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March 1, 1902


JAMA. 1902;XXXVIII(9):601-602. doi:10.1001/jama.1902.62480090036031

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All operators have found some inconvenience in the use of the forceps to hold sutures as they are introduced in abdominal wounds. A great many forceps are necessary if each suture is to be held at each end by a separate forceps. Much time is consumed in clamping and reclamping the forceps, on the part of the operator and his assistant.

I have devised an instrument which may be used for all linear incisions when the sutures are introduced before they are tied. The above illustration represents the two suture holders, A and B, in operation. C and D represent the angles of incision, and the sutures are shown as they pass out of the skin to the loops on the plates.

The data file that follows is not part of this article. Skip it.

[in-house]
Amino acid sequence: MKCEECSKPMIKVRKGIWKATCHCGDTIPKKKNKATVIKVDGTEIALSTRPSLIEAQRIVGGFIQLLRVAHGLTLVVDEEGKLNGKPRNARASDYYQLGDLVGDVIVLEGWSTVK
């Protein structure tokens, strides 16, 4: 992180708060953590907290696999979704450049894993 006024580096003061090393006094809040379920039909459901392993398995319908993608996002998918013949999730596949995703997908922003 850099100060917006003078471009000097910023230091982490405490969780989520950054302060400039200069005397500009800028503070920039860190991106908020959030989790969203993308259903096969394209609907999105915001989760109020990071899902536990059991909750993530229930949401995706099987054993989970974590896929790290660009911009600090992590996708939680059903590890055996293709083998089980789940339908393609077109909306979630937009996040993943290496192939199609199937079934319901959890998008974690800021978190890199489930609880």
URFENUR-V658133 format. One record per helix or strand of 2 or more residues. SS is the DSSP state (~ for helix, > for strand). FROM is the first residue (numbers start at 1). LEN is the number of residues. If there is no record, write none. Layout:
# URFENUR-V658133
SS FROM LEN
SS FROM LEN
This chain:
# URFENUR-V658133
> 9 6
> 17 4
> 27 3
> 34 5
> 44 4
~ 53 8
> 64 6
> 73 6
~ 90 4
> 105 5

Each instrument consists of a plate of steel about four inches long, three-fourths of an inch wide, and one-eighth of an inch thick. Upon this plate are soldered

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